The SEC and other regulatory regimes are increasingly focusing on cyber security issues. The SEC brought its first cyber security enforcement proceeding in September 2015 against R.T. Jones Capital Equities Management, and in December 2015 Wyndham Worldwide resolved a civil enforcement action against the Federal Trade Commission that arose from its data breach (in addition to the extensive civil litigation it faced). In this environment, where cyber security is no longer just an ‘IT issue’ and directors are expected to be prepared to combat cyber security risks, guarding against the dangers of cyber security threats should be a core component of every board’s enterprise risk management strategy.

Although cyber policies, unlike D&O policies, are not specifically designed to insure directors and officers, cyber policies may provide some protection to directors in the event of a cyber security breach. More importantly, cyber insurance helps protect corporate assets in responding to cyber security breaches, which helps directors fulfil their fiduciary duties.

For example, cyber policies may provide coverage for the costs of notifying customers that their data has been compromised, pay for forensic investigations to uncover the source of an incident, cover crisis management services to minimise reputational damage, and also cover any third party claims arising out of a breach. Given the widespread availability of cyber insurance in the marketplace, no director wants to be in the position of being asked by its shareholders after a cyber security breach why the company failed to consider or purchase adequate cyber insurance to protect itself.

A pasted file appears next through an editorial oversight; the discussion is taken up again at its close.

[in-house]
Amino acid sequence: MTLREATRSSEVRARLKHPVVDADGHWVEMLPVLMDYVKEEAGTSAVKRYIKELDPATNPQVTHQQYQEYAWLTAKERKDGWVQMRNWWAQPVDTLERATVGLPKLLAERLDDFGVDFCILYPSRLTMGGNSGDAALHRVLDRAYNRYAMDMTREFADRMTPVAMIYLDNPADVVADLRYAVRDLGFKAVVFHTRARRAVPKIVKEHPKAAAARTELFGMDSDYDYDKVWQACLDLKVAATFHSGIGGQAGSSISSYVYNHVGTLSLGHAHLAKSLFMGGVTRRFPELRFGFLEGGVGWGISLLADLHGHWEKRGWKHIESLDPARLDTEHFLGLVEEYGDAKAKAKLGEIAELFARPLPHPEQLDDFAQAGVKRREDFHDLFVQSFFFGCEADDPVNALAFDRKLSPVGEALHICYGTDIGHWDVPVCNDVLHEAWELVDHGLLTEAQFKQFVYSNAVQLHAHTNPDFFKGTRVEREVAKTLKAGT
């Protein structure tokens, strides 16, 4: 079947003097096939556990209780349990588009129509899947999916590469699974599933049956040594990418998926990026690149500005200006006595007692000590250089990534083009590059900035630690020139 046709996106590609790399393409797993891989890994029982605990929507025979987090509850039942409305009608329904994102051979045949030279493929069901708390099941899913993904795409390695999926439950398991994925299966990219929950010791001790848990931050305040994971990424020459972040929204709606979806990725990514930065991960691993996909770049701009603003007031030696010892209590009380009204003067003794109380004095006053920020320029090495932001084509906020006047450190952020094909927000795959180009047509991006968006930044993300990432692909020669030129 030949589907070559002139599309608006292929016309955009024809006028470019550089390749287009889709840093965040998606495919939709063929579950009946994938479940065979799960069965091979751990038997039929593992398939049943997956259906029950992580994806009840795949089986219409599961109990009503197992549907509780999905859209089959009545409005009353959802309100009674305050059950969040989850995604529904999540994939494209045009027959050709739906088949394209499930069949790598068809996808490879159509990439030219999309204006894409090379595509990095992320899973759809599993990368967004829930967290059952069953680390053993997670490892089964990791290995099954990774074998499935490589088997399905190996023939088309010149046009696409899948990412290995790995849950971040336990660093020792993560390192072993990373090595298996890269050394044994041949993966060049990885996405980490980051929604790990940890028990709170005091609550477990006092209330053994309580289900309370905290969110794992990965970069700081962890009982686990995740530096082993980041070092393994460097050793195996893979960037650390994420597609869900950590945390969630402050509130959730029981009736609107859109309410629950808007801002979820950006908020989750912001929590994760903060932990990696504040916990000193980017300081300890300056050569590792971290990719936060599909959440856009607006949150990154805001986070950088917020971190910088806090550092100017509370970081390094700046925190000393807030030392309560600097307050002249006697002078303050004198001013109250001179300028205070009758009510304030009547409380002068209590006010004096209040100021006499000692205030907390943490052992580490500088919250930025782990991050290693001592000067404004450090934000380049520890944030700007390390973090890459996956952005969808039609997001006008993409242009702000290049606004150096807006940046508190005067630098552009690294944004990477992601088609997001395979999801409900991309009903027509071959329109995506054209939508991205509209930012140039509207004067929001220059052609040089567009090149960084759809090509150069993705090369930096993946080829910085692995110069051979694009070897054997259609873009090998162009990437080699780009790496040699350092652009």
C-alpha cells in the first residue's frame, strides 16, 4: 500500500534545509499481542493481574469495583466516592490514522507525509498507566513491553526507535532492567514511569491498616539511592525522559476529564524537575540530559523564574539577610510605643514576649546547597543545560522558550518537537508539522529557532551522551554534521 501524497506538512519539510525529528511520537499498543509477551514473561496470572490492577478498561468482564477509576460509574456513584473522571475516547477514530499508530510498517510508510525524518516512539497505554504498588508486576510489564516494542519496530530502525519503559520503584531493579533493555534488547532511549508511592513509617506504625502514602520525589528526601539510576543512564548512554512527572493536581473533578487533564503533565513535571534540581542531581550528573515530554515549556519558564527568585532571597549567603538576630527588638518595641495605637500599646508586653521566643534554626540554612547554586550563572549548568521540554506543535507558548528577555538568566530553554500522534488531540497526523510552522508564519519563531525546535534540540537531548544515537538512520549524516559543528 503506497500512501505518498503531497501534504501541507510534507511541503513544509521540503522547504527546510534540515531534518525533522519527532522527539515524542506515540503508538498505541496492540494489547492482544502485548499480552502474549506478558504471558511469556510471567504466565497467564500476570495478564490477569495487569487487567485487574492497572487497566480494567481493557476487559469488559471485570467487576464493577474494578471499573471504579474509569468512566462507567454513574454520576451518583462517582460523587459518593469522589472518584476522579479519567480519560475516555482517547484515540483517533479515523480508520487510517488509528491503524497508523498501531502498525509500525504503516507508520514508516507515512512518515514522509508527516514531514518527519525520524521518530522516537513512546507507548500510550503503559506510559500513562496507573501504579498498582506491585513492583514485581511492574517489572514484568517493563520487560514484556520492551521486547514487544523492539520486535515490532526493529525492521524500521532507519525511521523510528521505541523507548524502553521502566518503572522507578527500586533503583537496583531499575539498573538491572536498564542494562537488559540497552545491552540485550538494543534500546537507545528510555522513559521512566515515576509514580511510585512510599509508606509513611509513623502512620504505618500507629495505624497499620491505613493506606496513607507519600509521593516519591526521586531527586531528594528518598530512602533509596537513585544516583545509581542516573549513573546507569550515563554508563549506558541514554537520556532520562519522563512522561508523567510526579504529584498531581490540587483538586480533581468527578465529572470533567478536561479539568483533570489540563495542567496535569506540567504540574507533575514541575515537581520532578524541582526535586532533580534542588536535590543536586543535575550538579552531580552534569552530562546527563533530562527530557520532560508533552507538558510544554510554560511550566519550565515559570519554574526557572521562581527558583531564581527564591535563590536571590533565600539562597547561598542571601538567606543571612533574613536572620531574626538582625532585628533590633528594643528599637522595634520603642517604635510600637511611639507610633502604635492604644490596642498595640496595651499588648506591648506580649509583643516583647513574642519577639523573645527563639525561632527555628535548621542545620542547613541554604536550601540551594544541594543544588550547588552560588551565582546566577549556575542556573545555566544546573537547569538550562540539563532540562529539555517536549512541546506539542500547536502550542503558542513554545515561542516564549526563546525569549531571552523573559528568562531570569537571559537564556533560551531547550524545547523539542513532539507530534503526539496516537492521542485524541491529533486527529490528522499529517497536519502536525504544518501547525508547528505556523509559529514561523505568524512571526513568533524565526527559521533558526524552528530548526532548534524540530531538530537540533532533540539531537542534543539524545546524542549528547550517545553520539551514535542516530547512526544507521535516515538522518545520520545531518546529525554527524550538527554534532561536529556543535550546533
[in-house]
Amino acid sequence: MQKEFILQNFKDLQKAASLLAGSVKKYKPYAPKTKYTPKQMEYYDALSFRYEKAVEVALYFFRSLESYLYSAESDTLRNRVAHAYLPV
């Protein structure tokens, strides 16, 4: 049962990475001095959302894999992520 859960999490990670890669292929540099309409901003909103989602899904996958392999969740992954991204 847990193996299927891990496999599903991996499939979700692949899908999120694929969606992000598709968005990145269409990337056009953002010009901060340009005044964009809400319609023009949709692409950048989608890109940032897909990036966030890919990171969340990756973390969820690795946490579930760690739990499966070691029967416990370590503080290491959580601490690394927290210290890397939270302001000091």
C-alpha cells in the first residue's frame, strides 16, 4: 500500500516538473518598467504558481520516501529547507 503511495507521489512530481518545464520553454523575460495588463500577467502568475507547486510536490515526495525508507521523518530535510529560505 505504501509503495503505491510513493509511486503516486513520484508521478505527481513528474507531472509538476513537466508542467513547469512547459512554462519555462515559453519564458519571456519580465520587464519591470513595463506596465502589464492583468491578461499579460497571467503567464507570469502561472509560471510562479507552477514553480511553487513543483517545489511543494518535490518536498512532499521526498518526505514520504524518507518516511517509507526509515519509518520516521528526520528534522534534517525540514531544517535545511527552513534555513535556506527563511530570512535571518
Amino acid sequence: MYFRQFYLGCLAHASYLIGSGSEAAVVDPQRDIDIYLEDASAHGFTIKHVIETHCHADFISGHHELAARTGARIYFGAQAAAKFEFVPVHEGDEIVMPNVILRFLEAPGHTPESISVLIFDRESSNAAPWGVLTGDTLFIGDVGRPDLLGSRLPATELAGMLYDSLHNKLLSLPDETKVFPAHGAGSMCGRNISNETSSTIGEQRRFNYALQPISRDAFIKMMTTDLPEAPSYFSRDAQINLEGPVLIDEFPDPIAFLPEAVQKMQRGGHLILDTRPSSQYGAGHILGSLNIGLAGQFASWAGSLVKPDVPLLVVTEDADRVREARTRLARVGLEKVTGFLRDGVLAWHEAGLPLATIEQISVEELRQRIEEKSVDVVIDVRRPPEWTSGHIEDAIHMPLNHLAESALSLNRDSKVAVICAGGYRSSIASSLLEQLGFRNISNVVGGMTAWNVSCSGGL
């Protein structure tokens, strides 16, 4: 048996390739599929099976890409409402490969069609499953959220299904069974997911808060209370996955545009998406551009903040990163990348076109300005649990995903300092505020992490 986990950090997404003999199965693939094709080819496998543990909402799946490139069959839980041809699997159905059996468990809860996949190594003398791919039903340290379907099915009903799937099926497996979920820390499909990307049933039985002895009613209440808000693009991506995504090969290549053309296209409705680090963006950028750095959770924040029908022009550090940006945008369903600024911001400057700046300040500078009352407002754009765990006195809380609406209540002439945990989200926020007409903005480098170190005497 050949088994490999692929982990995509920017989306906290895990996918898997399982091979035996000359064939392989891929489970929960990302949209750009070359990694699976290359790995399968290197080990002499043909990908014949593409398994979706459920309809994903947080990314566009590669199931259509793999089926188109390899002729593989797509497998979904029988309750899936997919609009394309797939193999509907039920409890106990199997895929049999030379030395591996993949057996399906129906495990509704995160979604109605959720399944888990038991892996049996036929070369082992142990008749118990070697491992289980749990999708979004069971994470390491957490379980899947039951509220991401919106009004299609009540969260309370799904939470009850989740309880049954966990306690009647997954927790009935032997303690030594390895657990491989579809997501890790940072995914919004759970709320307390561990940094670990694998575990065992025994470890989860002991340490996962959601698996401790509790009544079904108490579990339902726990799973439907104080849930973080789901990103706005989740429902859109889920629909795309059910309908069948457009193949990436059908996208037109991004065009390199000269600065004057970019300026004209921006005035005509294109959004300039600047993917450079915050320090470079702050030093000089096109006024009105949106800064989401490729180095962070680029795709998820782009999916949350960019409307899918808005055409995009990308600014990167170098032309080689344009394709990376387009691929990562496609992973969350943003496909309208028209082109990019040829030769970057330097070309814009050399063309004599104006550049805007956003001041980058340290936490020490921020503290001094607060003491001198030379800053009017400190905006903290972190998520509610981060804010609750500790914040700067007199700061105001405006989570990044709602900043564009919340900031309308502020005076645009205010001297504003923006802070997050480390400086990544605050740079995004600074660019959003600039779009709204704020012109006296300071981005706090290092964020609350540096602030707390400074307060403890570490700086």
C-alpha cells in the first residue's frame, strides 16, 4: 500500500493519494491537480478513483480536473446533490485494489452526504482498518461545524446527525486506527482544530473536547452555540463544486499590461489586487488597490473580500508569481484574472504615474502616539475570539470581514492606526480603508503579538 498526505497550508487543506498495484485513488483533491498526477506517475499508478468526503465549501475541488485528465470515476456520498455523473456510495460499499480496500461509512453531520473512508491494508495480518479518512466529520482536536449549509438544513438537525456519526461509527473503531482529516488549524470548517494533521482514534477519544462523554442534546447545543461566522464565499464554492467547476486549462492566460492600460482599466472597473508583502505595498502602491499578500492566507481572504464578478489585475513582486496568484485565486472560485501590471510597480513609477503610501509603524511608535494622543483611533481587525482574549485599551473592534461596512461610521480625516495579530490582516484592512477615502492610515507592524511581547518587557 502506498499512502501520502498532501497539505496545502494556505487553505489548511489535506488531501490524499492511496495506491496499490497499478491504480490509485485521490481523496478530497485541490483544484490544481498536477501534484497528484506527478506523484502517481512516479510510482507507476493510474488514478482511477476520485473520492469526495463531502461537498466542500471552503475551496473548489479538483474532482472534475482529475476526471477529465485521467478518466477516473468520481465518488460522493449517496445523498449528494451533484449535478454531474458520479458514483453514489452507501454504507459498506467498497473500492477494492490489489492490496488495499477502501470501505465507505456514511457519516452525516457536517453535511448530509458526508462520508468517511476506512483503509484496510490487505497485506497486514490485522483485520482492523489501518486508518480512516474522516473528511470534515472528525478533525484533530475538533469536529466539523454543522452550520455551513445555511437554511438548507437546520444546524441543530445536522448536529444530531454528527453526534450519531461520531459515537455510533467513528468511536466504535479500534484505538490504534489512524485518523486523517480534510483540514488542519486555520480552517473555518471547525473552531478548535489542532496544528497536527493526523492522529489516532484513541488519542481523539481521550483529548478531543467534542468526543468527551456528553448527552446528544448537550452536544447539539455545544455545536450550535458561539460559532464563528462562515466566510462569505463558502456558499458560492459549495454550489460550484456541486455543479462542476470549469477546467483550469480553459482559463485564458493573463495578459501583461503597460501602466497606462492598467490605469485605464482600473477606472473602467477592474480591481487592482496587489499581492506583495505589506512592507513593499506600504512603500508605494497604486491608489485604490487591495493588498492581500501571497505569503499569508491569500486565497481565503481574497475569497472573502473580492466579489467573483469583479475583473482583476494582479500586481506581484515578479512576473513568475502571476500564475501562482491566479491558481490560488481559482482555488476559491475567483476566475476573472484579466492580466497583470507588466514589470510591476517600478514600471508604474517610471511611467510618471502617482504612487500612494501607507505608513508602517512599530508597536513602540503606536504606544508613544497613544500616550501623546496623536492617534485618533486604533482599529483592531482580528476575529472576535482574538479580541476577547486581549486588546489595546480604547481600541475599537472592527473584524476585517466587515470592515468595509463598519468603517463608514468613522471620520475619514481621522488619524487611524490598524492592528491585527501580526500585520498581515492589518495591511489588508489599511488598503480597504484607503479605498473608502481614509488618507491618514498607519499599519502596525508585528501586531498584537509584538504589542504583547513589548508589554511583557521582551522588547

Because cyber insurance is a relatively new product, cyber policies are non-standard policies, which allow room for negotiating and tailoring the policy to the company’s needs. During this negotiation, the company should communicate with the insurer regarding preferred law firms, PR firms and vendors to use in the event of a breach and obtain the insurer’s prior consent to the use those vendors. This will eliminate the need to seek consent when the company finds itself responding to a threat, allowing the company to act swiftly without wasting time waiting on approval from the insurer. Additionally, it is important to consider any exclusions and sublimits carefully.

For example, many policies include Payment Card Industry (PCI) exclusions or sublimits. PCI assessments are a key risk that any company accepting credit cards faces, so removing these types of exclusions is critical. Similarly, companies should pay close attention to exclusions for ‘terrorism’ and ‘punitive damages’ that could limit coverage. If directors work carefully with their risk managers to tailor a cyber policy to the company’s needs, they can help fulfil their fiduciary duty to ensure their company is prepared for cyber security events.

D&O insurance